With way 1, it would be Right click in the space, hit new folder (or hit a new folder button set aside for it).  Then hit a tab to organize by filetype, select all txt files, move to folder.  I say if there's only a few files and no scrolling, the GUI will be faster.  If there's a LOT of files, the CLI will be faster.  Either way, I admit it doesn't feel great on the GUI, it feels clunky and sluggish

 

With way 2, I'm seeing lots of potential for optimizations:

-I could have a mouse gesture assigned for creating a new folder (a gesture specific to my file manager), so I don't have to go through the slowdown of hitting a tiny icon to create a folder, or right clicking and scanning through a submenu, I just do it instead.

-I could have a hotkey or gesture that pulls up a submenu of icons representing all the different file types contained in that folder.  I could then select .txt and then the window only shows me .txt files in that folder, or another hotkey or gesture that selects all of them.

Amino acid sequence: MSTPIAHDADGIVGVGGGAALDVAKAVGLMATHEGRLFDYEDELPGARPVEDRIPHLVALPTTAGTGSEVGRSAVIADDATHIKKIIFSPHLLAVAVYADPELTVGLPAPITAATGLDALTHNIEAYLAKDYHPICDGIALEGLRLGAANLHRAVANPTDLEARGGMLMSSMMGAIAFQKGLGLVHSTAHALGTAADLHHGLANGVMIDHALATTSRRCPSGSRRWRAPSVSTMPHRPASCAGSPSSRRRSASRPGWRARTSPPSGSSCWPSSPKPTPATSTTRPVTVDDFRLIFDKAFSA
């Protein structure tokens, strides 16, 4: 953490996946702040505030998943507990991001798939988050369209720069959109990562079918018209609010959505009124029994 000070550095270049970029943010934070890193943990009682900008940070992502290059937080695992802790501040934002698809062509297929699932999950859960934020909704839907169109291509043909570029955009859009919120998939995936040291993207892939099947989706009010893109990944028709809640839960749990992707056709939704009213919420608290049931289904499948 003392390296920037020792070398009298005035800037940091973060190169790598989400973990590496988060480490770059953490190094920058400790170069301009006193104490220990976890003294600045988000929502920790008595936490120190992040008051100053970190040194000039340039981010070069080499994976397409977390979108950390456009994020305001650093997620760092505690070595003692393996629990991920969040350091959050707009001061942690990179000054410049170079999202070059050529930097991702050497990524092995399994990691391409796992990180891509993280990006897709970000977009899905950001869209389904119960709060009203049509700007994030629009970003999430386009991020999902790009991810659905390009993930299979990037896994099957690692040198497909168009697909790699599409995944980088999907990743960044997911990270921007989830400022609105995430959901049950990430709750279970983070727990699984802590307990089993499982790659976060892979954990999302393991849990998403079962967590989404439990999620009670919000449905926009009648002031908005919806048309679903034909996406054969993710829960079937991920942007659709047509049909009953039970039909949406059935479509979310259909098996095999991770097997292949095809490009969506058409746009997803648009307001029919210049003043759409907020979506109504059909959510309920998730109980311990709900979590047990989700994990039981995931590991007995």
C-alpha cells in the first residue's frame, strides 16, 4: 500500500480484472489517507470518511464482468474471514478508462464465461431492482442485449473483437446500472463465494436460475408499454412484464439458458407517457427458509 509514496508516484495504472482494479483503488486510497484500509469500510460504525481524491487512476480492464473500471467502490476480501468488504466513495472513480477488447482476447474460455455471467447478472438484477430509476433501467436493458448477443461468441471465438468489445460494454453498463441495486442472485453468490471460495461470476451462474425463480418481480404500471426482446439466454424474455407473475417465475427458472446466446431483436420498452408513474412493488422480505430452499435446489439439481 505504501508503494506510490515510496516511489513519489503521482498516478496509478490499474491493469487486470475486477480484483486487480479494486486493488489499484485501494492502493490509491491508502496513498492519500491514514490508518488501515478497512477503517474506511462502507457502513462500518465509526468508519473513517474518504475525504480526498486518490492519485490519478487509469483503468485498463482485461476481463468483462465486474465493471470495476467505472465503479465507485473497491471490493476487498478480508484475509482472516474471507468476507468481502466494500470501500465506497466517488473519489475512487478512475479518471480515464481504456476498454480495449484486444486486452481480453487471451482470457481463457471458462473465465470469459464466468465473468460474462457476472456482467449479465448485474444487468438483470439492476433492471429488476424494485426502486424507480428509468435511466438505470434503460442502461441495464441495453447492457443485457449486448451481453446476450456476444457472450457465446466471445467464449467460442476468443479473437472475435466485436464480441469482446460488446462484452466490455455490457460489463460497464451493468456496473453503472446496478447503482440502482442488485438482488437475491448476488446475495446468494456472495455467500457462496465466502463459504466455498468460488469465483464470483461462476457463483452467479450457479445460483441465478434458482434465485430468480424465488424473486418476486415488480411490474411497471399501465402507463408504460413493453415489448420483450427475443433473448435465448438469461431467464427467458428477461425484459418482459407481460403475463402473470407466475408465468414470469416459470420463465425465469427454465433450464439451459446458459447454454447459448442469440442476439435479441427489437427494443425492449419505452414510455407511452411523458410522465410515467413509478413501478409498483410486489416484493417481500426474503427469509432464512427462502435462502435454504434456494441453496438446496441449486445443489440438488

-I could make a quick gesture to copy what I've selected or use a hotkey

-The folder tree could be represented visually somewhere, additionally I could have an ongoing history of folders I've been to or created.

-I could then hover over that folder, then hit the paste hotkey or gesture and it's done.

 

For Way 1, the time involved highly depends on how many files there are.  For Way 2, I could imagine these actions all occurring within 2-3 seconds. regardless of how many files there were, and less likelihood of a mistake (for me anyway).  I think this time would put it as competitive with the CLI.

 

 

EVERYONE ELSE:

I saw a lot of great posts and I'm reading all of them, I just don't always have anything special to add